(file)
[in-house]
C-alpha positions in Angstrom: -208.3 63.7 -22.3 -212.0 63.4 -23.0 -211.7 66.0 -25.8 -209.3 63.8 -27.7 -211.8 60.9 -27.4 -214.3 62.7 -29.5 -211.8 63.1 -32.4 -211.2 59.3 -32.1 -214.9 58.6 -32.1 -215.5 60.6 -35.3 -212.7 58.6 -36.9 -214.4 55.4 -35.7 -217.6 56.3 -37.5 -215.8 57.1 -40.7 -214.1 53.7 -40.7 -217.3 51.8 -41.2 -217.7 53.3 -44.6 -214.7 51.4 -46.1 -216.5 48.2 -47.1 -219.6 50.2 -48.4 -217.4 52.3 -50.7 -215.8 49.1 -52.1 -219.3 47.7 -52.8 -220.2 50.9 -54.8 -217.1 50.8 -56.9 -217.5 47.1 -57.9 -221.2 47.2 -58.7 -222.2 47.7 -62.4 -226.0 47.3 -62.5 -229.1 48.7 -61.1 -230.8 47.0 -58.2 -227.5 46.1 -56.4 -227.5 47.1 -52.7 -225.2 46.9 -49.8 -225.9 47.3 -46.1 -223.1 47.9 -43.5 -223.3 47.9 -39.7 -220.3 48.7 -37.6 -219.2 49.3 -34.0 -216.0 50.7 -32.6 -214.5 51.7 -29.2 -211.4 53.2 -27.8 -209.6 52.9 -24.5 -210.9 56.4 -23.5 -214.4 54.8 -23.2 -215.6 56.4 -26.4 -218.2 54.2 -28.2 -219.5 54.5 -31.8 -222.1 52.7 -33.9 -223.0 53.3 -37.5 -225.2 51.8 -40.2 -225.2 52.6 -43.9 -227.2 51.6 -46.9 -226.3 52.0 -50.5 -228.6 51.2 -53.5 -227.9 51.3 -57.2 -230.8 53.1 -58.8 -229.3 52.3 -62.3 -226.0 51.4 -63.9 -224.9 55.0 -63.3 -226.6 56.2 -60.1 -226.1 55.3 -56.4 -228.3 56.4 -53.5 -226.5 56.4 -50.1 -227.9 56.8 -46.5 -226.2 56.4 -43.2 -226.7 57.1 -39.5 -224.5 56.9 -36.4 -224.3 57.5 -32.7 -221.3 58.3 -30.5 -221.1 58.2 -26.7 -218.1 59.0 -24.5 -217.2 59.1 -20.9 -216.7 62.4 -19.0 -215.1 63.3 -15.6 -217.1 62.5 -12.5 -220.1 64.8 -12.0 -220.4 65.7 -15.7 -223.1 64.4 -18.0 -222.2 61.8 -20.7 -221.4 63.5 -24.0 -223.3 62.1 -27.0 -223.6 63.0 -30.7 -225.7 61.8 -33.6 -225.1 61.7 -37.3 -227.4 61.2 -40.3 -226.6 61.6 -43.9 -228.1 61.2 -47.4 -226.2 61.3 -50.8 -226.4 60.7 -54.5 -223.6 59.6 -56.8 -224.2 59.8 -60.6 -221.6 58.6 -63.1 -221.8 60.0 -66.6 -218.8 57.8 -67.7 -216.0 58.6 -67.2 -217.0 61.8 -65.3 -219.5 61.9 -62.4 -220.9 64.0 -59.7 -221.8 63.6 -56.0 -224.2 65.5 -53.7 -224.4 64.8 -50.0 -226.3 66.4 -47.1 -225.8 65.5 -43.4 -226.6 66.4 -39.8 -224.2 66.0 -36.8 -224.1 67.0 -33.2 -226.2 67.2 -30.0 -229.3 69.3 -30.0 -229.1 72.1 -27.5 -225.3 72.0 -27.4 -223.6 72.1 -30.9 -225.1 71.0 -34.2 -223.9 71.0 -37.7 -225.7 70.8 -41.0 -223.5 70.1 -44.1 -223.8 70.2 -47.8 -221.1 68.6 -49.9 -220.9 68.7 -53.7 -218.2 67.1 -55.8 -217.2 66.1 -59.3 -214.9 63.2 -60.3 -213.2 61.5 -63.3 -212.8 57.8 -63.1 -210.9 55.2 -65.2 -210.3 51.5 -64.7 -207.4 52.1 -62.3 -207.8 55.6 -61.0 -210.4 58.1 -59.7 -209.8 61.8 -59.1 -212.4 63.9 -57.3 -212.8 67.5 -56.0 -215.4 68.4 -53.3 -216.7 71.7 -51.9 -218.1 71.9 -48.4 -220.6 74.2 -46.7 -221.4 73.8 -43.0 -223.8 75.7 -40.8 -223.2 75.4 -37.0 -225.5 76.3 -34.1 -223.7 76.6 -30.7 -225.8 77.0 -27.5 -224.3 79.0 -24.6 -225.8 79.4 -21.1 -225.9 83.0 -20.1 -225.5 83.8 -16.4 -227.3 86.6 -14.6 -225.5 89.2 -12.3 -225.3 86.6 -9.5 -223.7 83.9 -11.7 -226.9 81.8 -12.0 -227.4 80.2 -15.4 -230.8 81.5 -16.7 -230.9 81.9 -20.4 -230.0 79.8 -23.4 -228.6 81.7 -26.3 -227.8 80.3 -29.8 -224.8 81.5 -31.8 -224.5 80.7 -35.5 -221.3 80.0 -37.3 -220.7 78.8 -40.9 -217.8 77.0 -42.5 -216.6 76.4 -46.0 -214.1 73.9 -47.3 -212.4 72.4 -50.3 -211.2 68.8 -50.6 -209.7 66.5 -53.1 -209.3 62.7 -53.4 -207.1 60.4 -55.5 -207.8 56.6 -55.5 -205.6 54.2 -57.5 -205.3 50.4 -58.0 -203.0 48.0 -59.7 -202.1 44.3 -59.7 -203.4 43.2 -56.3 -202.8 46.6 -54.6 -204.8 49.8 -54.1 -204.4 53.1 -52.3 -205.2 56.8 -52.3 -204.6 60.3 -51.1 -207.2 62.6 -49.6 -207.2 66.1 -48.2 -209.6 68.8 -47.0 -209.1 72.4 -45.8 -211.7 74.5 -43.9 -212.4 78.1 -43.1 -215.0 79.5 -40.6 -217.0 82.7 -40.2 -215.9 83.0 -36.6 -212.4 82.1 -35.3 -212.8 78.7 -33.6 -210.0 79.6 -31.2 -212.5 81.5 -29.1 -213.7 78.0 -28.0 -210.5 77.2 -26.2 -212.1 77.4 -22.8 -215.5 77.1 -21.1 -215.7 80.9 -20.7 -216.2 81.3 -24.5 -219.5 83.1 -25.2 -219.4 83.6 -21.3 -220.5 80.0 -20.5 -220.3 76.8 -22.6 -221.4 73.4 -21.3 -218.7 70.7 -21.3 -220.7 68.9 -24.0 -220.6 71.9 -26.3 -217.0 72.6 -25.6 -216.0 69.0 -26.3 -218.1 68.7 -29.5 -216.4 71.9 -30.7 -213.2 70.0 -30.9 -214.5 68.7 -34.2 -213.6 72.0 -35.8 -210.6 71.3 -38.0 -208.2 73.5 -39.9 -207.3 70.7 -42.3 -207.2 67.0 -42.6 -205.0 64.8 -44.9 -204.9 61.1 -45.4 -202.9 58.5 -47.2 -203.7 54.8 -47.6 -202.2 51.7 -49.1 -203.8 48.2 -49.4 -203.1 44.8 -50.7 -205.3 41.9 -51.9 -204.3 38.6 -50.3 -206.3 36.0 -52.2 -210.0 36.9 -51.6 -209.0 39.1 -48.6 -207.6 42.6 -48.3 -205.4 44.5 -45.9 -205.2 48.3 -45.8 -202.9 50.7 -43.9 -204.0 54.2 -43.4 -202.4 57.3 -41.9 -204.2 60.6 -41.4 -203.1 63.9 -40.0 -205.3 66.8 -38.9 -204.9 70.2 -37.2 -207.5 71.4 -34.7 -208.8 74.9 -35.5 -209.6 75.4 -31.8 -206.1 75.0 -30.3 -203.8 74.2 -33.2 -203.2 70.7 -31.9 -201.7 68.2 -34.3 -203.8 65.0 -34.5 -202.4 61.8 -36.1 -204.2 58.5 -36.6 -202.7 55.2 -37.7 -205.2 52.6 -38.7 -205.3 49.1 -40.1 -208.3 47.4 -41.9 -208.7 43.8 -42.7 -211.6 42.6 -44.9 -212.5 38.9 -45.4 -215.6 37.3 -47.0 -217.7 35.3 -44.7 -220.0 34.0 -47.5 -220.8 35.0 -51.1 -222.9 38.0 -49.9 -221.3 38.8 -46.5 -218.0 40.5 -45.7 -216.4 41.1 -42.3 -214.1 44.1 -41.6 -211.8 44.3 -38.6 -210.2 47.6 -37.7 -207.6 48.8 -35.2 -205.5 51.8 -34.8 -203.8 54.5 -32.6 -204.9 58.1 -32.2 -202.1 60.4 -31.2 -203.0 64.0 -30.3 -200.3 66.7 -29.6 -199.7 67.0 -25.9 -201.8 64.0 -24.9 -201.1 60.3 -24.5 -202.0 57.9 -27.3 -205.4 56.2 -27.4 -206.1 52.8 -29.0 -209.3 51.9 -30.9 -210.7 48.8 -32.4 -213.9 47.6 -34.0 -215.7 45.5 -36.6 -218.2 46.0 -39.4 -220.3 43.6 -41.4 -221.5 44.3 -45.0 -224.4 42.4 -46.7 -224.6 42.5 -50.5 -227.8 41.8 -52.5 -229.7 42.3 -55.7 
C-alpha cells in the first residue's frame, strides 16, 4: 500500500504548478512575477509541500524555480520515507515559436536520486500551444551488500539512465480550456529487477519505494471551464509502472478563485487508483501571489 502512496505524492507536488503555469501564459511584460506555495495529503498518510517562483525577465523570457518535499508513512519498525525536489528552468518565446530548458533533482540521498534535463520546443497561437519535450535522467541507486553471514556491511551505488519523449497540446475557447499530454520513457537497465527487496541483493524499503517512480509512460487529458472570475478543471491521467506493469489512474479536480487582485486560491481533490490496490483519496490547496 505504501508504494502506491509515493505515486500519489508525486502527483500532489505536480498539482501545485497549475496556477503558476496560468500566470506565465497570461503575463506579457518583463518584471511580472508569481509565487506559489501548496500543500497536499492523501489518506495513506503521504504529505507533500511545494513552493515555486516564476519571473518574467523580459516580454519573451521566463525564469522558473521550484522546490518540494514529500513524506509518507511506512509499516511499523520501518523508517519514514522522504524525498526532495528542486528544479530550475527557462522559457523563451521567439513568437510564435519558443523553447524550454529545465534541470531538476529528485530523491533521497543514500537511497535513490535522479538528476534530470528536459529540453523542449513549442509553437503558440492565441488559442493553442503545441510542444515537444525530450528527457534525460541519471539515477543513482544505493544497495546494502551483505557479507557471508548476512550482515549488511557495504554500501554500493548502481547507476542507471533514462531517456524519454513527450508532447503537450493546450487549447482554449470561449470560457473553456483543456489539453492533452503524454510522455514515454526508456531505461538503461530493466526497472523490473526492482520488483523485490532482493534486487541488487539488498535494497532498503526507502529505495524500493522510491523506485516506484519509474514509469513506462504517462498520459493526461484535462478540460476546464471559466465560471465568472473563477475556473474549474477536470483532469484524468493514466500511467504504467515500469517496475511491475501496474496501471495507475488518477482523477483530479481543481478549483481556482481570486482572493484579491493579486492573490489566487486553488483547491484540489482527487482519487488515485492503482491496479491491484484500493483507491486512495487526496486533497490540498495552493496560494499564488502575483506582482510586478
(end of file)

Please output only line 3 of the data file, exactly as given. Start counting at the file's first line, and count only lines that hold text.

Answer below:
C-alpha cells in the first residue's frame, strides 16, 4: 500500500504548478512575477509541500524555480520515507515559436536520486500551444551488500539512465480550456529487477519505494471551464509502472478563485487508483501571489 502512496505524492507536488503555469501564459511584460506555495495529503498518510517562483525577465523570457518535499508513512519498525525536489528552468518565446530548458533533482540521498534535463520546443497561437519535450535522467541507486553471514556491511551505488519523449497540446475557447499530454520513457537497465527487496541483493524499503517512480509512460487529458472570475478543471491521467506493469489512474479536480487582485486560491481533490490496490483519496490547496 505504501508504494502506491509515493505515486500519489508525486502527483500532489505536480498539482501545485497549475496556477503558476496560468500566470506565465497570461503575463506579457518583463518584471511580472508569481509565487506559489501548496500543500497536499492523501489518506495513506503521504504529505507533500511545494513552493515555486516564476519571473518574467523580459516580454519573451521566463525564469522558473521550484522546490518540494514529500513524506509518507511506512509499516511499523520501518523508517519514514522522504524525498526532495528542486528544479530550475527557462522559457523563451521567439513568437510564435519558443523553447524550454529545465534541470531538476529528485530523491533521497543514500537511497535513490535522479538528476534530470528536459529540453523542449513549442509553437503558440492565441488559442493553442503545441510542444515537444525530450528527457534525460541519471539515477543513482544505493544497495546494502551483505557479507557471508548476512550482515549488511557495504554500501554500493548502481547507476542507471533514462531517456524519454513527450508532447503537450493546450487549447482554449470561449470560457473553456483543456489539453492533452503524454510522455514515454526508456531505461538503461530493466526497472523490473526492482520488483523485490532482493534486487541488487539488498535494497532498503526507502529505495524500493522510491523506485516506484519509474514509469513506462504517462498520459493526461484535462478540460476546464471559466465560471465568472473563477475556473474549474477536470483532469484524468493514466500511467504504467515500469517496475511491475501496474496501471495507475488518477482523477483530479481543481478549483481556482481570486482572493484579491493579486492573490489566487486553488483547491484540489482527487482519487488515485492503482491496479491491484484500493483507491486512495487526496486533497490540498495552493496560494499564488502575483506582482510586478